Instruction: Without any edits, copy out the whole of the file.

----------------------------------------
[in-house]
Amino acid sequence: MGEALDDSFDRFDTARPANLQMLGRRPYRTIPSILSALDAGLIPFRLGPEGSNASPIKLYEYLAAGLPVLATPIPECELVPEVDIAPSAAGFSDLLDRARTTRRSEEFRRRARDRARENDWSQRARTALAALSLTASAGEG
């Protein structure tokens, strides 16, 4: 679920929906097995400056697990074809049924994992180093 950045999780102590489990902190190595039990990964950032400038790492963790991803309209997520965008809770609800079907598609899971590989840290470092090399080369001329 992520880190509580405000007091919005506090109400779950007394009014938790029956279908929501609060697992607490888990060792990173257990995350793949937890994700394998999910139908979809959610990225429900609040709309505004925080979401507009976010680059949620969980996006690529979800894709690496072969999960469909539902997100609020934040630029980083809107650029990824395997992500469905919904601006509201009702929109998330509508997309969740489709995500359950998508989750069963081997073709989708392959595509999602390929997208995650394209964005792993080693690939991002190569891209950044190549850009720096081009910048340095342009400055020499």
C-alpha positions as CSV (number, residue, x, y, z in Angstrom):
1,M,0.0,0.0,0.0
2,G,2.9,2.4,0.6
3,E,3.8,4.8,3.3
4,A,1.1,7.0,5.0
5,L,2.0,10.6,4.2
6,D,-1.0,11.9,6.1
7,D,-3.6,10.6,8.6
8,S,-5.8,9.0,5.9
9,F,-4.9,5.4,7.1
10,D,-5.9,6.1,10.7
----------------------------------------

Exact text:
[in-house]
Amino acid sequence: MGEALDDSFDRFDTARPANLQMLGRRPYRTIPSILSALDAGLIPFRLGPEGSNASPIKLYEYLAAGLPVLATPIPECELVPEVDIAPSAAGFSDLLDRARTTRRSEEFRRRARDRARENDWSQRARTALAALSLTASAGEG
């Protein structure tokens, strides 16, 4: 679920929906097995400056697990074809049924994992180093 950045999780102590489990902190190595039990990964950032400038790492963790991803309209997520965008809770609800079907598609899971590989840290470092090399080369001329 992520880190509580405000007091919005506090109400779950007394009014938790029956279908929501609060697992607490888990060792990173257990995350793949937890994700394998999910139908979809959610990225429900609040709309505004925080979401507009976010680059949620969980996006690529979800894709690496072969999960469909539902997100609020934040630029980083809107650029990824395997992500469905919904601006509201009702929109998330509508997309969740489709995500359950998508989750069963081997073709989708392959595509999602390929997208995650394209964005792993080693690939991002190569891209950044190549850009720096081009910048340095342009400055020499």
C-alpha positions as CSV (number, residue, x, y, z in Angstrom):
1,M,0.0,0.0,0.0
2,G,2.9,2.4,0.6
3,E,3.8,4.8,3.3
4,A,1.1,7.0,5.0
5,L,2.0,10.6,4.2
6,D,-1.0,11.9,6.1
7,D,-3.6,10.6,8.6
8,S,-5.8,9.0,5.9
9,F,-4.9,5.4,7.1
10,D,-5.9,6.1,10.7